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Gushue, Nichols all for the move to ban Russia from Olympics

Grand Slam of Curling/Anil Mungal —Brad Gushue believes he and longtime third Mark Nichols (right) will benefit from having already won Olympic gold as they compete at the Olympic Trials in Ottawa. “For myself and Mark, in particular, there’s probably a whole lot less pressure on us than there is on a lot of other curlers,” he said.
Grand Slam of Curling/Anil Mungal —Brad Gushue, left, and Mark Nichols, shown here in this file photo from a Pinty's Grand Slam of Curling event, are all for banning the Russian Olympic team from the 2018 PyeongChang Games.

St. John's curling team has been tested four times this fall, including two in the past two weeks

By Robin Short

Telegram Sports Editor-Ottawa

Ottawa - You can count two former Olympic medal winners and current world champions among those who agree with Tuesday’s big announcement that saw the International Olympic Committee bar Russia’s Olympic team from the 2018 Winter Games in PyeongChang, South Korea.

Curlers Brad Gushue and Mark Nichols of St. John’s concur 100 per cent with the IOC and the unprecedented punishment following a lengthy investigation into Russia’s systematic doping.

Russian government officials will be forbidden from attending the PyeongChang Games, and the country’s flag will not be displayed at the opening ceremony and nor will its anthem be played.

The door is open to some Russians to compete as neutral athletes, but it’s unclear if Russian president Vladimir Putin will allow that happen.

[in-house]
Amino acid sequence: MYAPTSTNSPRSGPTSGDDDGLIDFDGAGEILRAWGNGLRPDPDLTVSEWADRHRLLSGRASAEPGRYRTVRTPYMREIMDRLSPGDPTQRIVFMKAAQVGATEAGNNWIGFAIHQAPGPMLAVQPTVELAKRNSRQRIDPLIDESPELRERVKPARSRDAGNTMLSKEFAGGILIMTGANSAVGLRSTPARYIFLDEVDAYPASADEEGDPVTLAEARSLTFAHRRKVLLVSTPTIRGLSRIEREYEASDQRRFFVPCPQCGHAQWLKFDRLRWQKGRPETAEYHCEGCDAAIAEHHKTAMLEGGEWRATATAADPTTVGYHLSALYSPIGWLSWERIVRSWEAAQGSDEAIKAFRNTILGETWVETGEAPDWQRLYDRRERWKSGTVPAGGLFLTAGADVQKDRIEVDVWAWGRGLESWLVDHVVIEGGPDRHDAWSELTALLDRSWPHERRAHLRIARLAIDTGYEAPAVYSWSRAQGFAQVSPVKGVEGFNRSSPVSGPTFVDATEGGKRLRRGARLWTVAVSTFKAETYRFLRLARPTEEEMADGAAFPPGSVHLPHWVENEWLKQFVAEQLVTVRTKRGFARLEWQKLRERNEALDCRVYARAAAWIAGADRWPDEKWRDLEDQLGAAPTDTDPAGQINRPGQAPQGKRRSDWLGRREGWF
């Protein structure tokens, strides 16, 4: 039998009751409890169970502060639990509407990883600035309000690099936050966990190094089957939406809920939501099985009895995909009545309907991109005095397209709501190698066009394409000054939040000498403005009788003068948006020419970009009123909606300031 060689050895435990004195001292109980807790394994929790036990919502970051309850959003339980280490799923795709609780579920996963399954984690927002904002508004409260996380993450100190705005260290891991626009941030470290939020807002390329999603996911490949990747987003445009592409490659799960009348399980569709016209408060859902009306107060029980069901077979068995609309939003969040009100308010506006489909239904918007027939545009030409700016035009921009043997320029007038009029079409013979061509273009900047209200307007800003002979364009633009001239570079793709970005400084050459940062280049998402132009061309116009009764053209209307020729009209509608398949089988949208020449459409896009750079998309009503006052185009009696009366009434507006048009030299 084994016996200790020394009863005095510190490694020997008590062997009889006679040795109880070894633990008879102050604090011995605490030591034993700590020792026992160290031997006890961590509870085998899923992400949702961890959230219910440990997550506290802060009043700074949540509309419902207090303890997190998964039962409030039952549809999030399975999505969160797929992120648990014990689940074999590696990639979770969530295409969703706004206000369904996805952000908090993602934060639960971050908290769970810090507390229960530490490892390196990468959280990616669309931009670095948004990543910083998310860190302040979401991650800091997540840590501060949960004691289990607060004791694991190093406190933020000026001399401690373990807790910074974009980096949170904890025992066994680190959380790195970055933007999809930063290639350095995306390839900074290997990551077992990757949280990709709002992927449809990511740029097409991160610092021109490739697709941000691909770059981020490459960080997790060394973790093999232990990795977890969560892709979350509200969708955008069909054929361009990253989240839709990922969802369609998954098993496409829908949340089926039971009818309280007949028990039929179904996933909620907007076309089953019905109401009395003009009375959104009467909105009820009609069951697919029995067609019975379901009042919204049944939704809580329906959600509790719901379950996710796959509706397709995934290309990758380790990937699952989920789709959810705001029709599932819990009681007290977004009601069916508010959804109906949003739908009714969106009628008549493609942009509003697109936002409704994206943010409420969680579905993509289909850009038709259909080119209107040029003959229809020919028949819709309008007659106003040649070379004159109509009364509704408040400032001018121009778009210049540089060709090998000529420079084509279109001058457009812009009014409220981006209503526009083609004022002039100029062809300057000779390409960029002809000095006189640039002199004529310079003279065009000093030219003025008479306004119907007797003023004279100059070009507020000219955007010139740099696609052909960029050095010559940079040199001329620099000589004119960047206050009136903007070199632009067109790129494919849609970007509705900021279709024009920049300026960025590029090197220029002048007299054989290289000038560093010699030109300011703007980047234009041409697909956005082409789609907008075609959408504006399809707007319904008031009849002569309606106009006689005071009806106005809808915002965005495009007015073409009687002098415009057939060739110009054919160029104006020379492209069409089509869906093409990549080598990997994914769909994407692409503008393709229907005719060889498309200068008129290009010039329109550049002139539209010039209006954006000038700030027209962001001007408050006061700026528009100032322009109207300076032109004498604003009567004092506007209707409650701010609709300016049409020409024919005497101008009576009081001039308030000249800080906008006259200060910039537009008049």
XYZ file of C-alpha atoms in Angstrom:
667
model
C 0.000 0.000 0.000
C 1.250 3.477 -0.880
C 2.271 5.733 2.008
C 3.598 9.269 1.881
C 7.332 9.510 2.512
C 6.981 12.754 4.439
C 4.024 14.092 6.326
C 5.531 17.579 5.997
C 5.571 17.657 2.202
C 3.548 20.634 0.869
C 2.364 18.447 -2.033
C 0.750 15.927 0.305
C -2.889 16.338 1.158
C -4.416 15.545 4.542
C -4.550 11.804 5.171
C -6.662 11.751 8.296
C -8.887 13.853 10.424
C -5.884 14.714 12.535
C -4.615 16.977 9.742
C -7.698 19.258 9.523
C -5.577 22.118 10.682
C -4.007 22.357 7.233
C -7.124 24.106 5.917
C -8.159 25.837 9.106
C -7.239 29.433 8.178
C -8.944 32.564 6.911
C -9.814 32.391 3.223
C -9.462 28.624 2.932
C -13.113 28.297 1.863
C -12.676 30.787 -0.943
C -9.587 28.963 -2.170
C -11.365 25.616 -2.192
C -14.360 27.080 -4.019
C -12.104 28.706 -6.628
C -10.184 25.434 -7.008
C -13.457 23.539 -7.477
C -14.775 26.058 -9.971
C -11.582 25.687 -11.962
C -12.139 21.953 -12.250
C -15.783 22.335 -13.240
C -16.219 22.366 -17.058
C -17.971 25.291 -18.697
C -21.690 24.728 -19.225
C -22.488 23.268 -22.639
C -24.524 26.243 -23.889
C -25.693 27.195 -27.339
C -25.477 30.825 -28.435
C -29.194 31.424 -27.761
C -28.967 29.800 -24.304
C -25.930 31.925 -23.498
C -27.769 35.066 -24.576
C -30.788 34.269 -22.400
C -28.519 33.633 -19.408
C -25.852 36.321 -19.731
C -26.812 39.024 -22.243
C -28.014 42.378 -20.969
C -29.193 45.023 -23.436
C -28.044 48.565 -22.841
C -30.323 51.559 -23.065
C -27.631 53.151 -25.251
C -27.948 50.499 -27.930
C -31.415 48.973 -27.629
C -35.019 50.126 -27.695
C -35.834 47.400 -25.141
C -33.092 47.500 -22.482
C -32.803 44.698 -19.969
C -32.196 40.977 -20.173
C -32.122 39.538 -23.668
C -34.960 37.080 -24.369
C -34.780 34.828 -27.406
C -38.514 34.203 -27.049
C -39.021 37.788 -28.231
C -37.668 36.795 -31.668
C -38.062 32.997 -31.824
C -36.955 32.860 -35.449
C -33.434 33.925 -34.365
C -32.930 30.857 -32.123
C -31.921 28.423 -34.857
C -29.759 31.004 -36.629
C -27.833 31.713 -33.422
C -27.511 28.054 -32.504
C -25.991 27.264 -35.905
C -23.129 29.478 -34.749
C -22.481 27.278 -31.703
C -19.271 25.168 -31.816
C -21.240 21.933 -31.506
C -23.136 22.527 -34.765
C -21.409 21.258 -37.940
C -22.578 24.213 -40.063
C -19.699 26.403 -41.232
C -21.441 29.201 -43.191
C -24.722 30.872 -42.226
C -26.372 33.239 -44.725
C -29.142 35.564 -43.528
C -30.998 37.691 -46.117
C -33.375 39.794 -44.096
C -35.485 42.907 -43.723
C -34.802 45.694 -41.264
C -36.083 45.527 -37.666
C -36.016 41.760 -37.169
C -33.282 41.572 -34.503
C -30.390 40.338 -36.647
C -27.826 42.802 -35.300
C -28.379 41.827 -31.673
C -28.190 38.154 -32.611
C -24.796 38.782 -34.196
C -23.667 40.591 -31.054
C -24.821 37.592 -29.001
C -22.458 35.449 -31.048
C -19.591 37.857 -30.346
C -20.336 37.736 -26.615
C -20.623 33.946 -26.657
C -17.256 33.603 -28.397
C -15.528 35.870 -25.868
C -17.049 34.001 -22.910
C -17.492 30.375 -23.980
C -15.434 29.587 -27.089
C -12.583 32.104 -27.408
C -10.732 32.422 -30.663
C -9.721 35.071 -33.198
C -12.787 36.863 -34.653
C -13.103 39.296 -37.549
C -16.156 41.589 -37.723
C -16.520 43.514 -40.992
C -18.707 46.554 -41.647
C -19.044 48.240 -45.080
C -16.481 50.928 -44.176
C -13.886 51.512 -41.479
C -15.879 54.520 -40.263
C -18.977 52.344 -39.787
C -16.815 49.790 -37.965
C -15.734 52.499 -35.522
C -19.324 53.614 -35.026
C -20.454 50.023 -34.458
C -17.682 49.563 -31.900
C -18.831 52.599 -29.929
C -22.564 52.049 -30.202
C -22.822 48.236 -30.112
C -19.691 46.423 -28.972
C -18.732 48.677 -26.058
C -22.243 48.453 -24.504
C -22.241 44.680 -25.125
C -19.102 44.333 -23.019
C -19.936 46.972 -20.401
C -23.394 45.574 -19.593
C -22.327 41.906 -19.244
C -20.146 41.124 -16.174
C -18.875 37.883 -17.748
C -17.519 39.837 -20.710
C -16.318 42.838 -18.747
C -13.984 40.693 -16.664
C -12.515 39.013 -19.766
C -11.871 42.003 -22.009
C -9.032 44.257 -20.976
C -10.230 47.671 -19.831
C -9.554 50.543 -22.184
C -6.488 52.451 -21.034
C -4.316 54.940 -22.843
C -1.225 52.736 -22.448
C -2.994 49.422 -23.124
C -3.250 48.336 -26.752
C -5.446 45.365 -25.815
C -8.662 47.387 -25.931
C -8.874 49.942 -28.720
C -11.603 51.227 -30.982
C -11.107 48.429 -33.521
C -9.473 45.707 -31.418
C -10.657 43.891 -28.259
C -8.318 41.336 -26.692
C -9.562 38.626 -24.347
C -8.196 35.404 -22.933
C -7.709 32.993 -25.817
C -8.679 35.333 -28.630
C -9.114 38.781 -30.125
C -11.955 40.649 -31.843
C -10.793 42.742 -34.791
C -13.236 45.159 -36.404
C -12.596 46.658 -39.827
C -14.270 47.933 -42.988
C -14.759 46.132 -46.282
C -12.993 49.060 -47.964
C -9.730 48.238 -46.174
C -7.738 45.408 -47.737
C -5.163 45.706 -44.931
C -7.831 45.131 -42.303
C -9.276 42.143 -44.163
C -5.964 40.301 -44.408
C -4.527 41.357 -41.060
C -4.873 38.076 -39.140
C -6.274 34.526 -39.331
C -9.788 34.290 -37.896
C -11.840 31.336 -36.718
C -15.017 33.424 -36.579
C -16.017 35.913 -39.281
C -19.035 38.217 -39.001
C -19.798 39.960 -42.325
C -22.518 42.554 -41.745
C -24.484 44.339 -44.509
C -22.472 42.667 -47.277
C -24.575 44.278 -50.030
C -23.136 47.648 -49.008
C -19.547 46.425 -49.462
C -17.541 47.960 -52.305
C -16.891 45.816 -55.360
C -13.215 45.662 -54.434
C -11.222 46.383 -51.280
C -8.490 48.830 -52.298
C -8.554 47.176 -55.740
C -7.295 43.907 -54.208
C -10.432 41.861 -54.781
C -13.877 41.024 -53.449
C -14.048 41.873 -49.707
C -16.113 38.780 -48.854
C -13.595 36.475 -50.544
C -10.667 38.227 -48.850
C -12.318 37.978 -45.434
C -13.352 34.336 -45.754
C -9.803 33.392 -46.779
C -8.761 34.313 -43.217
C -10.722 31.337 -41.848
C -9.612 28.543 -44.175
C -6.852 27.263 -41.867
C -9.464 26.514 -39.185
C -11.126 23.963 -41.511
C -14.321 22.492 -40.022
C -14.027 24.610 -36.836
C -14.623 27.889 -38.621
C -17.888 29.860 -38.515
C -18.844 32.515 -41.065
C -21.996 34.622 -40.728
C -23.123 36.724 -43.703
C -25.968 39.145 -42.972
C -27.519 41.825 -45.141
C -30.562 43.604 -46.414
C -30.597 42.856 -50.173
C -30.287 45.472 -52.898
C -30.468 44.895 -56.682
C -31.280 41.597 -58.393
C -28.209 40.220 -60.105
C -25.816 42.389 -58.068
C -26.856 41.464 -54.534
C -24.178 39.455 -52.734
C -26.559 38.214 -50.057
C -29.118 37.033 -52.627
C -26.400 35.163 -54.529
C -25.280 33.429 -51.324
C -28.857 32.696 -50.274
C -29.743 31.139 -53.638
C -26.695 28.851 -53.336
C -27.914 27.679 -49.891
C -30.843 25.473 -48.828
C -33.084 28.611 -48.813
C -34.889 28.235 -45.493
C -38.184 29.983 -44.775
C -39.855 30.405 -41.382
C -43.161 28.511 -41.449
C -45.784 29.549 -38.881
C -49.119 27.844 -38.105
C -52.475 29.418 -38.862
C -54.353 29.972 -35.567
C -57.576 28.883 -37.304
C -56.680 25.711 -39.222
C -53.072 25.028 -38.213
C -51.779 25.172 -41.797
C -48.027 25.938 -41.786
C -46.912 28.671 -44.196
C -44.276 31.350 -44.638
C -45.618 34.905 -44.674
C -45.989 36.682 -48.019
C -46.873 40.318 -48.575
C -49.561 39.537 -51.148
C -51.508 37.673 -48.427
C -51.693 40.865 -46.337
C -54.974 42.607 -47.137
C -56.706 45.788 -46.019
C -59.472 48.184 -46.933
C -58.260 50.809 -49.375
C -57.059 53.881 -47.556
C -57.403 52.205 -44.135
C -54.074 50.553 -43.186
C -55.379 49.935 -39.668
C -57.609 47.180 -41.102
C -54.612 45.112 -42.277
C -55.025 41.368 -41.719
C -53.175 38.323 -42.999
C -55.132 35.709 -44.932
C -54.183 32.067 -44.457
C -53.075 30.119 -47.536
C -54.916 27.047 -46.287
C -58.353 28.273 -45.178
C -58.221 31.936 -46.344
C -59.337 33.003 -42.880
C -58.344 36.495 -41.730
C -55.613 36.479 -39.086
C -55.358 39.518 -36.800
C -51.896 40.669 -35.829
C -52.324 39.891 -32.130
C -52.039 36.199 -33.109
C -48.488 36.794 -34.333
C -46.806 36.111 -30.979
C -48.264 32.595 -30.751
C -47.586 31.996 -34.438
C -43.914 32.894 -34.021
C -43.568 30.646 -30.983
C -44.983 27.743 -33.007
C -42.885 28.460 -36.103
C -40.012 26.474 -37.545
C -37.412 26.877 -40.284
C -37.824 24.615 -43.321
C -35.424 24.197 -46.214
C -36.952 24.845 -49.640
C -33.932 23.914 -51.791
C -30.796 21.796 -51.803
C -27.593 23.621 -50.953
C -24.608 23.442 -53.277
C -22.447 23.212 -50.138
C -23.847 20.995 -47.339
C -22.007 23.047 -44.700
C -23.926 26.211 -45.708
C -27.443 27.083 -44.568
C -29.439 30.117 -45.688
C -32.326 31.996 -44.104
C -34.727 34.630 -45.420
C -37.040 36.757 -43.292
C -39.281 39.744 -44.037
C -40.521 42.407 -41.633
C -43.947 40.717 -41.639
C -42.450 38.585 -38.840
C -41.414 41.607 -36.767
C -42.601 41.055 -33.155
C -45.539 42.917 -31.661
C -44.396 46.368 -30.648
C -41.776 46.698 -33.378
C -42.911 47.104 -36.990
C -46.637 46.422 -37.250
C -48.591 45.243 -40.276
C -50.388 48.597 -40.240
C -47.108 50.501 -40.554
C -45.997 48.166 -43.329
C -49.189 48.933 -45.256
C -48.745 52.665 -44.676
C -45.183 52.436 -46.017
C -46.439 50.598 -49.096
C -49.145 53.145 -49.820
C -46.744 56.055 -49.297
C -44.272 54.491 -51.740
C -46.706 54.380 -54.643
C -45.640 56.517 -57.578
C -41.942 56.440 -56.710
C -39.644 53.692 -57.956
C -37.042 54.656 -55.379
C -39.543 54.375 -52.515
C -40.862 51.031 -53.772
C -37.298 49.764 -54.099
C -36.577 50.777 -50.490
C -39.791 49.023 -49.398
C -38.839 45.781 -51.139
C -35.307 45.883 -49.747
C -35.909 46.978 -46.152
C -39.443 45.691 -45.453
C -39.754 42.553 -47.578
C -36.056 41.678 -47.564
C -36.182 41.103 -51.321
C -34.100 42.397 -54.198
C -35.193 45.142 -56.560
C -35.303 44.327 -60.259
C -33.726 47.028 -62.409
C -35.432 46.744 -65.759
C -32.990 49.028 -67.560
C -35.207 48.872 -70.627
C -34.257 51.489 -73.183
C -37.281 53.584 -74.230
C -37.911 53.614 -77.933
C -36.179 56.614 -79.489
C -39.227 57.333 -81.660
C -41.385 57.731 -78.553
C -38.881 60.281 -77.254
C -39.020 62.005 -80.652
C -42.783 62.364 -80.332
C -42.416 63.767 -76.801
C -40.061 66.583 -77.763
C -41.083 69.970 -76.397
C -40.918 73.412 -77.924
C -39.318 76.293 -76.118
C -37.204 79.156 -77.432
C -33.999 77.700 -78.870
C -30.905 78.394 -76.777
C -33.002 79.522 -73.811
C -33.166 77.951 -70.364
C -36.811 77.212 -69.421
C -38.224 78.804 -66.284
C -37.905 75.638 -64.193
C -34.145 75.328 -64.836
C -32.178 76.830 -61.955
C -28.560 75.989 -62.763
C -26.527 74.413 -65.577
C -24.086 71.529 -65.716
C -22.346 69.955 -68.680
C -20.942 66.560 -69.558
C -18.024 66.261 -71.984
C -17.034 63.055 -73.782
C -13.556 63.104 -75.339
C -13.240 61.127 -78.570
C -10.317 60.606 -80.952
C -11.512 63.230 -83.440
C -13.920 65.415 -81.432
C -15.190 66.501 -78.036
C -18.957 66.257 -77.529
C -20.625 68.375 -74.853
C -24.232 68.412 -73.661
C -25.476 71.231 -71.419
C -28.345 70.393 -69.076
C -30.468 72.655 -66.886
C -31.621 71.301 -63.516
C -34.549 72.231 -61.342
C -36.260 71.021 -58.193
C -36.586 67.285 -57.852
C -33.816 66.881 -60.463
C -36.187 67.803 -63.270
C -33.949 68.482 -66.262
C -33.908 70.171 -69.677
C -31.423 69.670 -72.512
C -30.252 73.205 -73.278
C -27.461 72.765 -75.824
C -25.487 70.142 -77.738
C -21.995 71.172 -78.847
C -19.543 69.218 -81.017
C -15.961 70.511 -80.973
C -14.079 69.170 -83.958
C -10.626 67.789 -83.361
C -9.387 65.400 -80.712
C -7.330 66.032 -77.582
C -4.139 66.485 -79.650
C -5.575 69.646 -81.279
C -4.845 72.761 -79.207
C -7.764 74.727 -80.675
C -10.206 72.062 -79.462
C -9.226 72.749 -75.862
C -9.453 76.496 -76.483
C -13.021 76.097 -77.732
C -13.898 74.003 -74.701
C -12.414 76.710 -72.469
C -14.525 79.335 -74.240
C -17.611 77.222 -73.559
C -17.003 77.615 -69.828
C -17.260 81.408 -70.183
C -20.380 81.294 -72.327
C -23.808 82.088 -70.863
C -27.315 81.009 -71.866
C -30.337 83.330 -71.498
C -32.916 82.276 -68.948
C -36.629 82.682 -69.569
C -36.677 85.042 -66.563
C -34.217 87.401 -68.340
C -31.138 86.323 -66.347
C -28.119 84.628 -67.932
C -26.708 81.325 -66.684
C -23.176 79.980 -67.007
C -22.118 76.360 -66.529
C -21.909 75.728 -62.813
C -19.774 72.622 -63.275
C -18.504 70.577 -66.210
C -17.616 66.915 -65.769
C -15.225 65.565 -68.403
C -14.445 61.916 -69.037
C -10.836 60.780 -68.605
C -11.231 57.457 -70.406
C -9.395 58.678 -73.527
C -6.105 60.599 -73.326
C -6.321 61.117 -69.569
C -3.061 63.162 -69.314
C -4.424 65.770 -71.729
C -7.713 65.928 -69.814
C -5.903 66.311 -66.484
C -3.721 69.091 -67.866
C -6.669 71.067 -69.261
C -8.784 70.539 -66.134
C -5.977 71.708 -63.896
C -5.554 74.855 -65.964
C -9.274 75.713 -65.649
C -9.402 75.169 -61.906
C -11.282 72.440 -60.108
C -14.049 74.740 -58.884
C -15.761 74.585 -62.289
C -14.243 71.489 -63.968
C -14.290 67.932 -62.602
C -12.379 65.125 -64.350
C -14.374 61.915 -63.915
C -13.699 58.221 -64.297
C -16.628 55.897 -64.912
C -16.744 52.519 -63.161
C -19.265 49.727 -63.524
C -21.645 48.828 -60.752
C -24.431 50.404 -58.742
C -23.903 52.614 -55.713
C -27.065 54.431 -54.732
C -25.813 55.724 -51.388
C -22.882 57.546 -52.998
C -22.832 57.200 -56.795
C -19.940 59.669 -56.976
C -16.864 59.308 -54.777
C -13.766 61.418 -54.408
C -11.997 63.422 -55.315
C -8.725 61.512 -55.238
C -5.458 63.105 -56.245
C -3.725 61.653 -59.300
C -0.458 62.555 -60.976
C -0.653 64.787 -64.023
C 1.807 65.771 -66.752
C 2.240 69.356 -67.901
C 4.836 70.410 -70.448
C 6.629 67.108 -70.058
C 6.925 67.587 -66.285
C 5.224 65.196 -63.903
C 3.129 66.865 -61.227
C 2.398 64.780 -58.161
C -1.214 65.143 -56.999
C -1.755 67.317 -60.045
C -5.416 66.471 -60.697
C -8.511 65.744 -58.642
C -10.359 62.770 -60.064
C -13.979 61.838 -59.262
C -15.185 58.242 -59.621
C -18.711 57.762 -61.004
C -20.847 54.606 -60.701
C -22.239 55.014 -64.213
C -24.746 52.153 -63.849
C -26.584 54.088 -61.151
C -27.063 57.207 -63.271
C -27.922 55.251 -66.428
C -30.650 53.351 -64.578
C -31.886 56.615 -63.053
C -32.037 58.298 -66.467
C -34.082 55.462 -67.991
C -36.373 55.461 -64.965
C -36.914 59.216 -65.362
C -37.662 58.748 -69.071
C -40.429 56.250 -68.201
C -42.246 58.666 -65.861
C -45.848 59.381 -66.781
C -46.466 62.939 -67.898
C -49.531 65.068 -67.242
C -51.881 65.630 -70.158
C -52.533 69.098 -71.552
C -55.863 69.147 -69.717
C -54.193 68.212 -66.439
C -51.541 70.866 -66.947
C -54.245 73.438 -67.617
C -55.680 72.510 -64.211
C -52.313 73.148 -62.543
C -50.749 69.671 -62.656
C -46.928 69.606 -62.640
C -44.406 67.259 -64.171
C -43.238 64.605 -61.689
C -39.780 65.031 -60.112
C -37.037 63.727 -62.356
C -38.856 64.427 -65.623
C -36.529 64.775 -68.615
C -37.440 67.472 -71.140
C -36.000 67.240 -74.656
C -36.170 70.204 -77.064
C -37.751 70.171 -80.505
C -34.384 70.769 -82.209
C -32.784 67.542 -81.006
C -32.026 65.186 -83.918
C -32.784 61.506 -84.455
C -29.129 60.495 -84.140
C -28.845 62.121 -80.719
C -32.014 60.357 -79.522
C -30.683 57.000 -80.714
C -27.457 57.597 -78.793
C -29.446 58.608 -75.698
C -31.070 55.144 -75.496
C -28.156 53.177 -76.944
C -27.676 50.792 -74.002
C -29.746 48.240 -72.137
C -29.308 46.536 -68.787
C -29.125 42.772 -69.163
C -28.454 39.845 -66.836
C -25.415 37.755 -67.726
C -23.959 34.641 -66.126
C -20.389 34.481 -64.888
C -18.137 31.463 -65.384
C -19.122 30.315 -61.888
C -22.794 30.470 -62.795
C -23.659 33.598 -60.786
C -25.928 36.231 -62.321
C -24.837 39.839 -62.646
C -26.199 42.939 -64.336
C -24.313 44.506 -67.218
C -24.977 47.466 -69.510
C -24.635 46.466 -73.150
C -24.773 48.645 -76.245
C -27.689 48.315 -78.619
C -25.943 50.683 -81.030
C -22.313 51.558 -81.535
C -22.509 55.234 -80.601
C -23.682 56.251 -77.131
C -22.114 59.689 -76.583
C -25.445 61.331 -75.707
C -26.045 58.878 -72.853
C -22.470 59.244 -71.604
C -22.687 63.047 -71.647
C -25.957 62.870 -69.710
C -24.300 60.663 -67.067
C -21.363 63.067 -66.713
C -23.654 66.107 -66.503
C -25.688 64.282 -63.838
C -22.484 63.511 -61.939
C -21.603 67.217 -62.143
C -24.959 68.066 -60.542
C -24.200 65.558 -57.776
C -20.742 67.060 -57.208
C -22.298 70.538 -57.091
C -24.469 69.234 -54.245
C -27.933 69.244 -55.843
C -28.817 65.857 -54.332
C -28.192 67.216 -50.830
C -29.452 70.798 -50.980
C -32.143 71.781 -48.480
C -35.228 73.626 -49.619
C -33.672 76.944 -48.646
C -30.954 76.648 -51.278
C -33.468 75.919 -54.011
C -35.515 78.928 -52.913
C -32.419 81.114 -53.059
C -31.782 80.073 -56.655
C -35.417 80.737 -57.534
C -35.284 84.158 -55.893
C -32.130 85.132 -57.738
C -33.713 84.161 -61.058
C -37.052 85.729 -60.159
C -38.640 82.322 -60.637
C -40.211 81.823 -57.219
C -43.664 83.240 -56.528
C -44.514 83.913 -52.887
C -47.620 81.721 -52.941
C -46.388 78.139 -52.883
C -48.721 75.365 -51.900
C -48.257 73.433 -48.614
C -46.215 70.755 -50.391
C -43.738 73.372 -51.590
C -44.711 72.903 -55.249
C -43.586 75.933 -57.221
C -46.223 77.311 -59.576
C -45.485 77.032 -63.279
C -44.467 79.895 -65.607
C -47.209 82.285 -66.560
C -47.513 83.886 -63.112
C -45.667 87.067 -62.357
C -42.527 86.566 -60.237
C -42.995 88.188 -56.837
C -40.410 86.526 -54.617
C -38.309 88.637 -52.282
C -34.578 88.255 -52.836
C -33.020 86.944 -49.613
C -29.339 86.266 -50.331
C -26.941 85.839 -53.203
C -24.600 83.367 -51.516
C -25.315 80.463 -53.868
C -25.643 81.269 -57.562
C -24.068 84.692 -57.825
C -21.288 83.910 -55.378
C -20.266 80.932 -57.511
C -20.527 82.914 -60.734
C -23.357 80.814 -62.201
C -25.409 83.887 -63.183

Competing at the Canadian Olympic Curling Trials in Ottawa, Nichols said, “Based on the research and everything that’s been done to look into this, it’s the right step.

“You have tons of athletes out there training so hard, and here it’s crazy to think what they (the Russian Olympic team) went through to try and maximize results.

“You know what, as dramatic and extreme as the ban is, it’s the right one.”

Some high-profile former Canadian athletes, among them hockey player Hayley Wickenheiser and cross-country skier Beckie Scott, also agreed with the decision.

“The Canadian team,” said Canadian Olympic Committee president Tricia Smith, “will have the confidence that they’re competing on a level playing field.”

Gushue also agreed with the decision, noting it’s the right move, particularly given the depths and the level of the Russian cheating.

“You have to take a hard stance,” said Gushue. “Geez, we’ve been tested four times this fall, and for a whole country to be bypassing that and being able to, frankly, cheat is not right.”

Gushue and Nichols were part of the 2005 Torino Winter Olympics gold-medal curling team, and last spring won the world curling championship.

As a result, Gushue, Nichols, Brett Gallant and Geoff Walker are in the testing pool of the Canadian Centre for Ethics in Sports, which conducts drug testing of Canadian athletes.

Since the fall, the curling team has been given drug tests four different times.

The latest came last Friday here in Ottawa. And that was just a week after a CCES official showed up at the St. John’s Curling Club demanding a test.

“He just arrived at practice,” Gushue said. “We have to let them (at CCES) know of our whereabouts … when and where we practice, when we travel, where we’re going to be, when we go on vacation.

“We have to let them know where we are going to be each day.

“They tested us all at the (curling) club, and again when we came up here … all within a week. That’s in addition to two other tests earlier in the fall.

“So yes, it’s the right move (banning Russia), and hopefully things will get cleaned up.”

 

rshort@thetelegram.com

 

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